I remember the referee well. Every soccer foul he called, he stopped the player and told him what the infraction was and explained why he was making his call.
Each whistle came with a mini lesson. The game proceeded well. It didn’t become a lengthy, overly drawn-out match. The kids played well, the sportsmanship was good, and the game was enjoyable.
I remember this so well because it happened once this season. Once in a season of every-Saturday soccer and two tournaments. One time I saw referee really make the effort to remember that he was working with kids.
To be fair, I’m sure there are other patient referees out there. Likewise not every call needs to be explained — sometime it’s obvious that a foot or an elbow went where it wasn’t supposed to.
But more often than not this fall, I watched referees engage in a back and forth with parents and use the power of their positions unfairly. Frankly I’m disheartened.
I know that parents can be a pain in the neck. I remember a back-to-school-night at my son’s school when my peers peppered the teacher with so many ridiculous questions and comments that I thanked her at the end of the night on their behalf.
I mean it was only the second week of school, for crying out loud.
And I’m an educator myself and I can tell you that about 75 percent of the problems that I deal with in my day-to-day teaching endeavors are caused by parents.
I totally get what refs are up against.
What I don’t understand is how they choose to handle this.
Here’s how it played out at a Fallston Cup match this weekend: A referee carded one of our players for running too close to the goalie as he was getting ready to punt. The ref called it goalie interference and pulled out the yellow.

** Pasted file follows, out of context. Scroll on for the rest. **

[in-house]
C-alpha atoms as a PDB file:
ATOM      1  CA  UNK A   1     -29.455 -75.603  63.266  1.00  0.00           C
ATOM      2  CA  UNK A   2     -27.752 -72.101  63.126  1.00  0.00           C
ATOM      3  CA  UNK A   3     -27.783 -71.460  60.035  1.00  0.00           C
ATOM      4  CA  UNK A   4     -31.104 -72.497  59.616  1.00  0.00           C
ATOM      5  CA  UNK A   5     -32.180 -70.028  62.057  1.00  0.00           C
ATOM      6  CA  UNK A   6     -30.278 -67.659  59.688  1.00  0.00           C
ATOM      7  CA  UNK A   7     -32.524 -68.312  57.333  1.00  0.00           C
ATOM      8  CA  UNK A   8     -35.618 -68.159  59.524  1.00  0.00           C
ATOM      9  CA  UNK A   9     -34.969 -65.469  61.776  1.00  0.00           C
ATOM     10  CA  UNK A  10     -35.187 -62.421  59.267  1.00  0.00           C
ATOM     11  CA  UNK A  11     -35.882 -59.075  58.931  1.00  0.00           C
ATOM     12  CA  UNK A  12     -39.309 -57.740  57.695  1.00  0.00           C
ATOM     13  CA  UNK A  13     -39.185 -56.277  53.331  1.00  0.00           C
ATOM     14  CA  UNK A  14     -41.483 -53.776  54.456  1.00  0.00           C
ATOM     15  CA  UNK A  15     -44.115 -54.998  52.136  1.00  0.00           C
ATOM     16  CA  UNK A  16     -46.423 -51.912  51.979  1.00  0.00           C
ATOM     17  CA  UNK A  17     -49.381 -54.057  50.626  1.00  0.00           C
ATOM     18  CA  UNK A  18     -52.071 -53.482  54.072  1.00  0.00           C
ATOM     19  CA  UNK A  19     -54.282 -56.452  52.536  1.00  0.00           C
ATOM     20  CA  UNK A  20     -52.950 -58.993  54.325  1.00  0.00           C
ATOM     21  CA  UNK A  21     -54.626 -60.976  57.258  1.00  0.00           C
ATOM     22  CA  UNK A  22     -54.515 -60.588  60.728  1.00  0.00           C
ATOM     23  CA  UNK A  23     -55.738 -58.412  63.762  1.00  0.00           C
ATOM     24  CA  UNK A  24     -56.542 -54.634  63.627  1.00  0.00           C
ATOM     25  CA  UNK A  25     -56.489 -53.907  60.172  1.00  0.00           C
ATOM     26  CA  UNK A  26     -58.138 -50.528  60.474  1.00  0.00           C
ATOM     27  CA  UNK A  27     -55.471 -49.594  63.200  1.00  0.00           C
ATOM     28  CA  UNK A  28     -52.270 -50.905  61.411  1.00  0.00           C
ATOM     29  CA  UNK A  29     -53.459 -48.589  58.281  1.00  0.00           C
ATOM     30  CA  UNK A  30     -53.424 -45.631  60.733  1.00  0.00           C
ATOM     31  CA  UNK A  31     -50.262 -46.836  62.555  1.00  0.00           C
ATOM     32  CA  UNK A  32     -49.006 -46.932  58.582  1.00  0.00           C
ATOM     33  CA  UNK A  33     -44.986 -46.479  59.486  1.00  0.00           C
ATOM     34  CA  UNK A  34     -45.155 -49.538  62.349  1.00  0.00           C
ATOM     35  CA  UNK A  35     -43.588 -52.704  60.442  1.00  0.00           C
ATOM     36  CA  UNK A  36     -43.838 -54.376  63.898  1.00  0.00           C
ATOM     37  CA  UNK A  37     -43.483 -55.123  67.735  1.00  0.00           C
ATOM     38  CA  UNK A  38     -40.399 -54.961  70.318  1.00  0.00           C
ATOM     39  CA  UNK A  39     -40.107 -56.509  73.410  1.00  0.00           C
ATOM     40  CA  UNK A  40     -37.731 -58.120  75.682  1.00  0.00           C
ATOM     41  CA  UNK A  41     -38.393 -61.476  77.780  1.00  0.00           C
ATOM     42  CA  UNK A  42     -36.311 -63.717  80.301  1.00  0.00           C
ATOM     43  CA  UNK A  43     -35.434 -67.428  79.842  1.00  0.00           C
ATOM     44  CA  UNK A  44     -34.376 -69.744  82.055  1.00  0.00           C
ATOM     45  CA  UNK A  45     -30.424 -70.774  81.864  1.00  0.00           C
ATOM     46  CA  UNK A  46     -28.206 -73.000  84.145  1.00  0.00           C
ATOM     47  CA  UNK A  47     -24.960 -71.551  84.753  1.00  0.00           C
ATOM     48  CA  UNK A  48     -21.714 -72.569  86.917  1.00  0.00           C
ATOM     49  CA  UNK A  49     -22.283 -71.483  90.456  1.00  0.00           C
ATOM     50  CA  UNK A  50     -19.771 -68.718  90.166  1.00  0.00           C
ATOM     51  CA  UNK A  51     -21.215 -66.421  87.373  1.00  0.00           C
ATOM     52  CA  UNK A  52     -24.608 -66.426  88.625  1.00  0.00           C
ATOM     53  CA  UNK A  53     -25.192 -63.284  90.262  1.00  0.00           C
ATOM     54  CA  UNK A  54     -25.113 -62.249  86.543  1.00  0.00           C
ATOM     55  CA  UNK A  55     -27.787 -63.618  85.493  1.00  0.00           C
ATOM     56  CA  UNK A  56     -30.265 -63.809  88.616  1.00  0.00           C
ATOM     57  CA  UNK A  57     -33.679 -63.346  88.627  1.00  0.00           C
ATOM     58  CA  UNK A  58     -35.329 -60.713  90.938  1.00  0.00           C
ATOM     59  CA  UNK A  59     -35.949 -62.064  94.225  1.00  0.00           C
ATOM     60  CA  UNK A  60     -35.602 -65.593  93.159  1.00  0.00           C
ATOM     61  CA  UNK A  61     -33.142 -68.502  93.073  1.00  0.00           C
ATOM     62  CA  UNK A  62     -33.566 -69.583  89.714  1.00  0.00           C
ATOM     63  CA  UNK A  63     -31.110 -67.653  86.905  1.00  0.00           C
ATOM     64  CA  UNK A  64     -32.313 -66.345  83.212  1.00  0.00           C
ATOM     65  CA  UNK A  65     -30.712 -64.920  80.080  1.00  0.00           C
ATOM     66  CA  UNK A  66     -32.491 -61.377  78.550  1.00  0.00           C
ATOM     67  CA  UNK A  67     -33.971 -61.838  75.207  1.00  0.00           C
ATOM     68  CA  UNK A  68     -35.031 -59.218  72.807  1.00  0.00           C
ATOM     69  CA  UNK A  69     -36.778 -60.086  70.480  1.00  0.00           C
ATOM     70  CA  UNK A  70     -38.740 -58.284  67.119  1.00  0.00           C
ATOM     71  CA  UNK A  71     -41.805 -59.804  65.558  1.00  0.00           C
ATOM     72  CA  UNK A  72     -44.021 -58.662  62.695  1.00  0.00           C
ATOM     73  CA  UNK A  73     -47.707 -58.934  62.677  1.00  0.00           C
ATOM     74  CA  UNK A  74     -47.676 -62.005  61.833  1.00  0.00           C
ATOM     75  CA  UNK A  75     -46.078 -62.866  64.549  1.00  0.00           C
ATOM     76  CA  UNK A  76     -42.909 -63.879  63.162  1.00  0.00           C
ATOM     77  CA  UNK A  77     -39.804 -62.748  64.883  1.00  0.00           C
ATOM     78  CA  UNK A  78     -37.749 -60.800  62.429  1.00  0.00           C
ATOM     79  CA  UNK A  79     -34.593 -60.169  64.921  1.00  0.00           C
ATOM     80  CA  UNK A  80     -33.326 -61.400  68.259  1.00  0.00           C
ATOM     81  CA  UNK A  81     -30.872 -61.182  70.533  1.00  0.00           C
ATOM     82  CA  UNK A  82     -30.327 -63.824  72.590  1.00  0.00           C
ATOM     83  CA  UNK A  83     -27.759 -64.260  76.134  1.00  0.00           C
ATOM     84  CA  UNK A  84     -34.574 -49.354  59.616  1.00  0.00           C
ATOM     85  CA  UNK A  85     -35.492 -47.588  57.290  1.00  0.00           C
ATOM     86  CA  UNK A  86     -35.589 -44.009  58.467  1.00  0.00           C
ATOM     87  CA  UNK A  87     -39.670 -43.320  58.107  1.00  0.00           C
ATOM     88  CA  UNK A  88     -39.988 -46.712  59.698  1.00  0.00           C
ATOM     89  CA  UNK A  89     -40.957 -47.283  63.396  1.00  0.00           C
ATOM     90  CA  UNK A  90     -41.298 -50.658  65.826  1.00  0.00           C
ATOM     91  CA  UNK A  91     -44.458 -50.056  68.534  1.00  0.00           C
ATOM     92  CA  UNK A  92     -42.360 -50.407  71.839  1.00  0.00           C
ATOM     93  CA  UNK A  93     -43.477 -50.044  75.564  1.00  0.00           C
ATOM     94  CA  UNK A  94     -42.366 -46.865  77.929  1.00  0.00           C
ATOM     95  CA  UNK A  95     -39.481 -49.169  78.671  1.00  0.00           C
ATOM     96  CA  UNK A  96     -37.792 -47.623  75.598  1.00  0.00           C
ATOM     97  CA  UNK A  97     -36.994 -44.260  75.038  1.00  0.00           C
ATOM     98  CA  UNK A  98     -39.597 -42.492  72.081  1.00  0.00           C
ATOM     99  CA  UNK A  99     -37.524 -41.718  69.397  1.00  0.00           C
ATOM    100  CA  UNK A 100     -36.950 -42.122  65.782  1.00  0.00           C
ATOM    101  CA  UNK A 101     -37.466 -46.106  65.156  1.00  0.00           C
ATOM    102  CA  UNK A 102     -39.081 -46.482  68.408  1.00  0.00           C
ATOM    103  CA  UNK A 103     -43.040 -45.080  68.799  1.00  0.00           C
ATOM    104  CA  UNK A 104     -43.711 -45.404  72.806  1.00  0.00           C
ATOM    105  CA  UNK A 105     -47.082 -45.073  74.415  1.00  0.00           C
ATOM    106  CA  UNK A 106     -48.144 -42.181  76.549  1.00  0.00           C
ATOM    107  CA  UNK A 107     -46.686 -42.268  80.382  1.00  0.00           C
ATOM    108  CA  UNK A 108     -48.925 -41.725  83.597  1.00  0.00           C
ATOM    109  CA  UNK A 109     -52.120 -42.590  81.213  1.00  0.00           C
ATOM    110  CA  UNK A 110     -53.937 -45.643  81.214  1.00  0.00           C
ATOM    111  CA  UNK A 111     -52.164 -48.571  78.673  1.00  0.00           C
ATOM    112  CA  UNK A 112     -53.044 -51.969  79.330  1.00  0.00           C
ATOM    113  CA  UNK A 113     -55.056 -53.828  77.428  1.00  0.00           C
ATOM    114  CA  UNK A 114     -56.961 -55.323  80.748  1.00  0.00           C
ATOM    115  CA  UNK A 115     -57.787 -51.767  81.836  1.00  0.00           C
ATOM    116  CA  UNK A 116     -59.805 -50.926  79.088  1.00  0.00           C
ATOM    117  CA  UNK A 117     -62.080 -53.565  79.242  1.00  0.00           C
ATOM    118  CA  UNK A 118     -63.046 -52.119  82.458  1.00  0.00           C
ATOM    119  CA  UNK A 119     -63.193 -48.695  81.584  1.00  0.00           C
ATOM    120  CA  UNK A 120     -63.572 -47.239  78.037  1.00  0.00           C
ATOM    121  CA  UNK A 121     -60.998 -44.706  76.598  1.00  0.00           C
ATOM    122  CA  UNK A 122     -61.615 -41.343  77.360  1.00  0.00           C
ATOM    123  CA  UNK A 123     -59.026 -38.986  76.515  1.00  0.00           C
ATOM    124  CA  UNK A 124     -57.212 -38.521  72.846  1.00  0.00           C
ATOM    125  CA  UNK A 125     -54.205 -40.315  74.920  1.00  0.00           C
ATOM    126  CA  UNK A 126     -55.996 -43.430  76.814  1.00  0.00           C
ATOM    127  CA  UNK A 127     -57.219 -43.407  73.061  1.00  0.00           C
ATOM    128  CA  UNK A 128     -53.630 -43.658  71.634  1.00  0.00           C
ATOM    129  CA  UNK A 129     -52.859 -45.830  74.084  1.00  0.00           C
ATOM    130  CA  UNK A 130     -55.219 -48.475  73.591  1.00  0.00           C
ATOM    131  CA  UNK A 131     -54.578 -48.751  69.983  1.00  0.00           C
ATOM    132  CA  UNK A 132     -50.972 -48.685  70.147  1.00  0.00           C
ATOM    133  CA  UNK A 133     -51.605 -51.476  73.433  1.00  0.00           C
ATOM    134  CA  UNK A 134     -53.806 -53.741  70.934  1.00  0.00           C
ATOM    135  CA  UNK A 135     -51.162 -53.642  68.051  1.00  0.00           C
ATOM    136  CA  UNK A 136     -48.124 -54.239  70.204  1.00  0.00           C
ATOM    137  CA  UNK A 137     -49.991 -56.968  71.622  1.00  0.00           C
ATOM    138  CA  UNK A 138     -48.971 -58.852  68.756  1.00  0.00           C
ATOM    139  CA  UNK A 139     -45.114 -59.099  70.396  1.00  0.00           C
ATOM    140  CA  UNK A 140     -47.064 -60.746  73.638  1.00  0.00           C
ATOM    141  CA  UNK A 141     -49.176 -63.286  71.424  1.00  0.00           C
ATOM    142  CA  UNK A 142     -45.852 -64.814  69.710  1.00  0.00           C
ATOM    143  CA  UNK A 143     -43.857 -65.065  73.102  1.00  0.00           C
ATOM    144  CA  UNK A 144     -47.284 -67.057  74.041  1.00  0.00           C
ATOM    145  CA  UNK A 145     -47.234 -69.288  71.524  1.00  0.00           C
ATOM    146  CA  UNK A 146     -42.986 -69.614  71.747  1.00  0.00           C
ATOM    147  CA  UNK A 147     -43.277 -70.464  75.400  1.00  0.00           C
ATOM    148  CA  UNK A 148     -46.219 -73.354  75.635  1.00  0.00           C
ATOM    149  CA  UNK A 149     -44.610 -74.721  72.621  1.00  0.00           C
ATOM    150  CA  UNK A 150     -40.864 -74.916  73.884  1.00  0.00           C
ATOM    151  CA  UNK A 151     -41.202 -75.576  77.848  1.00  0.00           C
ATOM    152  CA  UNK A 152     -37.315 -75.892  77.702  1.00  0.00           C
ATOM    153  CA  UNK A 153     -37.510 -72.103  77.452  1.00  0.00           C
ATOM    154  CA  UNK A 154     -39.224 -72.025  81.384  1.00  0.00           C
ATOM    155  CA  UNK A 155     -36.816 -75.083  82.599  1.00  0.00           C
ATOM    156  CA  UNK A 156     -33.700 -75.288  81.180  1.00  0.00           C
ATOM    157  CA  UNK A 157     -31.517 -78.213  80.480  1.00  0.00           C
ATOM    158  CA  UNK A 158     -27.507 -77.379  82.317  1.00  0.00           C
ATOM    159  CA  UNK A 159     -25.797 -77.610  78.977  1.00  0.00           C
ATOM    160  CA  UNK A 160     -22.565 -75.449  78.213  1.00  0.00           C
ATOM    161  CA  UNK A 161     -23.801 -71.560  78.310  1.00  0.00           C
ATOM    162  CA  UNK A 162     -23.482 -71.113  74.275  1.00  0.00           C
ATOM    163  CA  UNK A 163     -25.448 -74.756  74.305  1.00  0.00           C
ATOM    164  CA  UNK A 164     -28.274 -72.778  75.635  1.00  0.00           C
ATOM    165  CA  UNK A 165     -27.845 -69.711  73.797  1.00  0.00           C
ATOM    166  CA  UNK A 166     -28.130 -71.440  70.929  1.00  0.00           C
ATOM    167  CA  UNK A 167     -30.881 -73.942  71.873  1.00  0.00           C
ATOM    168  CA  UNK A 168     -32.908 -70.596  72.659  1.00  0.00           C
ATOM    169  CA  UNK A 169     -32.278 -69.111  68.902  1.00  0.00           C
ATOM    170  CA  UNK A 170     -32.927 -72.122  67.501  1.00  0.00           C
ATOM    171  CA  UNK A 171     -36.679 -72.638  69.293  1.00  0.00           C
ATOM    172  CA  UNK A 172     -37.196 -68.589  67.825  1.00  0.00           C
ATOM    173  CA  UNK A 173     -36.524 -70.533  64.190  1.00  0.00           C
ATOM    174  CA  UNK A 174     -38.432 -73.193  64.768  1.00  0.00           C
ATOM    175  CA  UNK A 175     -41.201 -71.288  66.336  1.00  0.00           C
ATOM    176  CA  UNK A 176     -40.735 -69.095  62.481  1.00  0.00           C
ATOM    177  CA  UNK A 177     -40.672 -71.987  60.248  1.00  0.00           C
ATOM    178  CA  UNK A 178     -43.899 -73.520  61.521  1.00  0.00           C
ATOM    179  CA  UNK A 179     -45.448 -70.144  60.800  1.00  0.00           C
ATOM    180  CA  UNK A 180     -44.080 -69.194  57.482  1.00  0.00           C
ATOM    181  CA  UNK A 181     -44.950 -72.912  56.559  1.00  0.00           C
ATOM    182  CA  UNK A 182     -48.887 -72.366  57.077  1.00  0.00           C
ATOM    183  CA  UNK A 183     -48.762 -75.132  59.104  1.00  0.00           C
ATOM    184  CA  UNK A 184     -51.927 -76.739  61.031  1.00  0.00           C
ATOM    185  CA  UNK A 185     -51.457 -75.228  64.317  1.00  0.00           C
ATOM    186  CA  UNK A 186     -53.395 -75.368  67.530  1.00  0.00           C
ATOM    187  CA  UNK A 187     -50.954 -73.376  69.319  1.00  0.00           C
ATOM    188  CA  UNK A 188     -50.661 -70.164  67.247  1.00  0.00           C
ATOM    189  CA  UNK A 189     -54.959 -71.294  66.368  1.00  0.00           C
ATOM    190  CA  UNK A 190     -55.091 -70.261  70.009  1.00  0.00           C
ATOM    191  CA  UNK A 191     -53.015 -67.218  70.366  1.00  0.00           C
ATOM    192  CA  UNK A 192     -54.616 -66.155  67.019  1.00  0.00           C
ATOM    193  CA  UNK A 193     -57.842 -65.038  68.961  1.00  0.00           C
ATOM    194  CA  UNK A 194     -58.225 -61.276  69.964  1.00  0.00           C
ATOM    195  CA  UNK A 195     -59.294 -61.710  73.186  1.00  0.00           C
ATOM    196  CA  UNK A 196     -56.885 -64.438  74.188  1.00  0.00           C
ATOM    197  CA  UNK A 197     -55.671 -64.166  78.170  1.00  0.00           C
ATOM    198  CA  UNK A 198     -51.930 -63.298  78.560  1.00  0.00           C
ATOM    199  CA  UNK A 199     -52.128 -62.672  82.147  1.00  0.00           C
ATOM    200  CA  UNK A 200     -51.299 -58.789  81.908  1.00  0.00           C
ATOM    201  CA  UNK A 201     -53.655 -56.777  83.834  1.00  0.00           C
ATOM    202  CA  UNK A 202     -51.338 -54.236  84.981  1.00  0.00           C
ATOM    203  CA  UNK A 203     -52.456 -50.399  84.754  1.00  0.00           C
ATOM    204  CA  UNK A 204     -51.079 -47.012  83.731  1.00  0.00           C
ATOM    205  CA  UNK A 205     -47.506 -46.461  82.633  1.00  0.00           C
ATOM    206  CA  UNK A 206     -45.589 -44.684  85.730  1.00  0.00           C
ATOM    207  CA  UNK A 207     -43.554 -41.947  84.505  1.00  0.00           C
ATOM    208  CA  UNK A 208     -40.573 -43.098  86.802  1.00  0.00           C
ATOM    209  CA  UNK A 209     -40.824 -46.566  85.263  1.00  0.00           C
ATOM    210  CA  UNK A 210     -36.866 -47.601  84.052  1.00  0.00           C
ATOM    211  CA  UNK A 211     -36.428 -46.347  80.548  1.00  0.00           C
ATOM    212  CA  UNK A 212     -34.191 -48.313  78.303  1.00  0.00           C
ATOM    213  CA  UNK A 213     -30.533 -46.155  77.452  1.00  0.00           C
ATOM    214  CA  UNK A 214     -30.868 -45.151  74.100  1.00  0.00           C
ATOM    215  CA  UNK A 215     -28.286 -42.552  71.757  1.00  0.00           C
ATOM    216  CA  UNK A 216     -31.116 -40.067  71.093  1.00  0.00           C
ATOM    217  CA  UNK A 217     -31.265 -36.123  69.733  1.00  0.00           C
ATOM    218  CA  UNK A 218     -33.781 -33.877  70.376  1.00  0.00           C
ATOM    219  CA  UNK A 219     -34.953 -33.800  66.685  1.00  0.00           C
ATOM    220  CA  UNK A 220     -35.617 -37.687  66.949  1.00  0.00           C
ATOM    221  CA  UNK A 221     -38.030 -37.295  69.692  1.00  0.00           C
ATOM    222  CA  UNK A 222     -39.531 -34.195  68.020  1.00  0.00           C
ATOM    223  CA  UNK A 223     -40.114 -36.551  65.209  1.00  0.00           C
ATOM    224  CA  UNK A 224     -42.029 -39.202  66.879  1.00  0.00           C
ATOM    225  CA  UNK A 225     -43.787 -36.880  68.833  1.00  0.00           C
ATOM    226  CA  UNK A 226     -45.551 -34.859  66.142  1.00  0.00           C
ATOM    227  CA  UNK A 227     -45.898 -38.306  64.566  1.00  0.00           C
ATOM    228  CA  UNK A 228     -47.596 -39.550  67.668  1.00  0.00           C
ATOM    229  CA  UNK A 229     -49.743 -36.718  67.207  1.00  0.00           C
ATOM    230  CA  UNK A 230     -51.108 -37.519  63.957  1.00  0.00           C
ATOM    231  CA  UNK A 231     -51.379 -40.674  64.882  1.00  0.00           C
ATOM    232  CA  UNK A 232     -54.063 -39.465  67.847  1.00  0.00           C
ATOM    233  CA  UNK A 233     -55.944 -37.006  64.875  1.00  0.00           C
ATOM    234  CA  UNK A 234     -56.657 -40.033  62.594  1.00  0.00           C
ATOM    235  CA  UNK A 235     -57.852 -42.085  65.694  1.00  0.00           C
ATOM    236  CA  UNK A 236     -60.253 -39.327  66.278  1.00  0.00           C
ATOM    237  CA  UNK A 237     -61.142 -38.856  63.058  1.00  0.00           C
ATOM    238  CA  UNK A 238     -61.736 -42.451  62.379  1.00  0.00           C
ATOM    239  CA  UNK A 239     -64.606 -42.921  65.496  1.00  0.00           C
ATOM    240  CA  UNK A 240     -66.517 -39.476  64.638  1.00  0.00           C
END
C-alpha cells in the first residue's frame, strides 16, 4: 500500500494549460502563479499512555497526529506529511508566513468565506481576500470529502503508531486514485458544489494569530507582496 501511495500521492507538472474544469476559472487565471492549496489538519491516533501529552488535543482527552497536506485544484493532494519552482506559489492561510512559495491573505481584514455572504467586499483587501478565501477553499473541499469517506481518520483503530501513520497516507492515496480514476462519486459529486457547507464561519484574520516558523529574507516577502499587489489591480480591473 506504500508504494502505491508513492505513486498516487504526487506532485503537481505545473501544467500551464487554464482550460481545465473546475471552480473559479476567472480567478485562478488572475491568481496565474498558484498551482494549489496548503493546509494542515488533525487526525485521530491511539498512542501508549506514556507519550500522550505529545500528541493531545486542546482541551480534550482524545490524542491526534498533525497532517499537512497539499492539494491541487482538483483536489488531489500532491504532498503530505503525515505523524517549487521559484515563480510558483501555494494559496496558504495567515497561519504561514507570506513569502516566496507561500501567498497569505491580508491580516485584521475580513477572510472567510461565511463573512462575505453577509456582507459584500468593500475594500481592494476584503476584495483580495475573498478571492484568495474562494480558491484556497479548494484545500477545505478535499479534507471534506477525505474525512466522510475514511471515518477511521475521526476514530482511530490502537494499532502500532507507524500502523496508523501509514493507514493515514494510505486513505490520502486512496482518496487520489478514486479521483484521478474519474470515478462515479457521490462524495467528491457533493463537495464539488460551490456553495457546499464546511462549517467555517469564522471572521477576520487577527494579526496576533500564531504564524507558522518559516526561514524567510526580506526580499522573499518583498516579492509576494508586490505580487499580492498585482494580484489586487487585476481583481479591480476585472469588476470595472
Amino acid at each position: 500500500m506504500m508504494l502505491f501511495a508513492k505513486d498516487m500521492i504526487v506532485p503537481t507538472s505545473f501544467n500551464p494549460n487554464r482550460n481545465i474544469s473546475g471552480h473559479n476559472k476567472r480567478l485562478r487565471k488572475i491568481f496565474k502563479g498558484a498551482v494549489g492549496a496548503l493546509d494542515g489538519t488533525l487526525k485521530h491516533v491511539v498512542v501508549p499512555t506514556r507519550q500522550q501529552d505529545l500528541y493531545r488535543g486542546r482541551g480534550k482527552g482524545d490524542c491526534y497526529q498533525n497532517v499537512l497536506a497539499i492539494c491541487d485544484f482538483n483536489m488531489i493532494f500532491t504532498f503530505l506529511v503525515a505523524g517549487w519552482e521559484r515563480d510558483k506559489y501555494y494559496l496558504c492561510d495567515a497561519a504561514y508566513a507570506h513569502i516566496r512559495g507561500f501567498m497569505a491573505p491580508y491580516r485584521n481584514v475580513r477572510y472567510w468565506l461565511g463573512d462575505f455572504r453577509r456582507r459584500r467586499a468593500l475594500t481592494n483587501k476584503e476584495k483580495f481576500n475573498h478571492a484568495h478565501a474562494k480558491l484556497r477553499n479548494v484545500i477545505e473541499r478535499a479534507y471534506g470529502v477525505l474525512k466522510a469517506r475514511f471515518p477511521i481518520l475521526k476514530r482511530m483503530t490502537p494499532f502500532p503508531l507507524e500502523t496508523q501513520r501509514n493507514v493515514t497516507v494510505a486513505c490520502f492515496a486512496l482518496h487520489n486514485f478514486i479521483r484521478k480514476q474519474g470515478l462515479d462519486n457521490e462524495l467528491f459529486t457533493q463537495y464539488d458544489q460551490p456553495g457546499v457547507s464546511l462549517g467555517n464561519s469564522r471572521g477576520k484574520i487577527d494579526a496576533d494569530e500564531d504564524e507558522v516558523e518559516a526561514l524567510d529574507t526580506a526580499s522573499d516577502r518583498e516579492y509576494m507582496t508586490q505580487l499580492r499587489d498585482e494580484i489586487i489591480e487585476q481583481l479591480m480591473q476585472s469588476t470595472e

One of our fans yelled. He was right, the call was wrong — the kid wasn’t interfering. But the parent shouldn’t have yelled – on that I will agree as well. Then the referee made another call against our team. Parents grumbled again. And then it happened again. Parents still grumbled.
Back and forth – bad call, complaint, bad call, complaint — until soon every call but one was against our team. When players from the other team shoved our guys, these fouls weren’t called. Our players were tripped. Not called.
At one point, an opposing player put his arm around one of our player’s necks, but no foul was called. We ended the game with three yellow cards and a penalty kick taken against us. But my son, the goalie, was kicked in the face. No call.
In short, the game escalated into a situation of immaturity that no veteran teacher would allow himself to get into — the power struggle. But when a referee objects to the objections of a parent, he can take it out on the kids. The worse thing a parent can do at that point is cry foul.
I hate this.
Last year a parent objected when I used Twilight-themed curriculum to teach SAT vocabulary words. She didn’t understand why vampires had to be discussed in a classroom of preteen girls.
Yes, you read that right.
But now imagine if I went into my classroom and failed her child.
What I have watched referees do this fall is the equivalent of that. Like teachers, they certainly must have been schooled on the various aspects of their jobs. They should know how to deal with children and to be able to explain clearly their calls, and they should know how to deal with parents.
Because to be a referee is a job – two referees split $40 for 50 minutes of work.
For us, these bad games become a life lesson: Parents remind their players that not every game is going to be won, not every play is going to be called in their favor, that sometimes referees miss things, but that good sportsmanship means you keep playing and you keep giving it your best.
But I am so tired of having these talks with my son this fall. And I’m tired of referees who have forgotten that it’s not about them or the parents – it’s about the kids.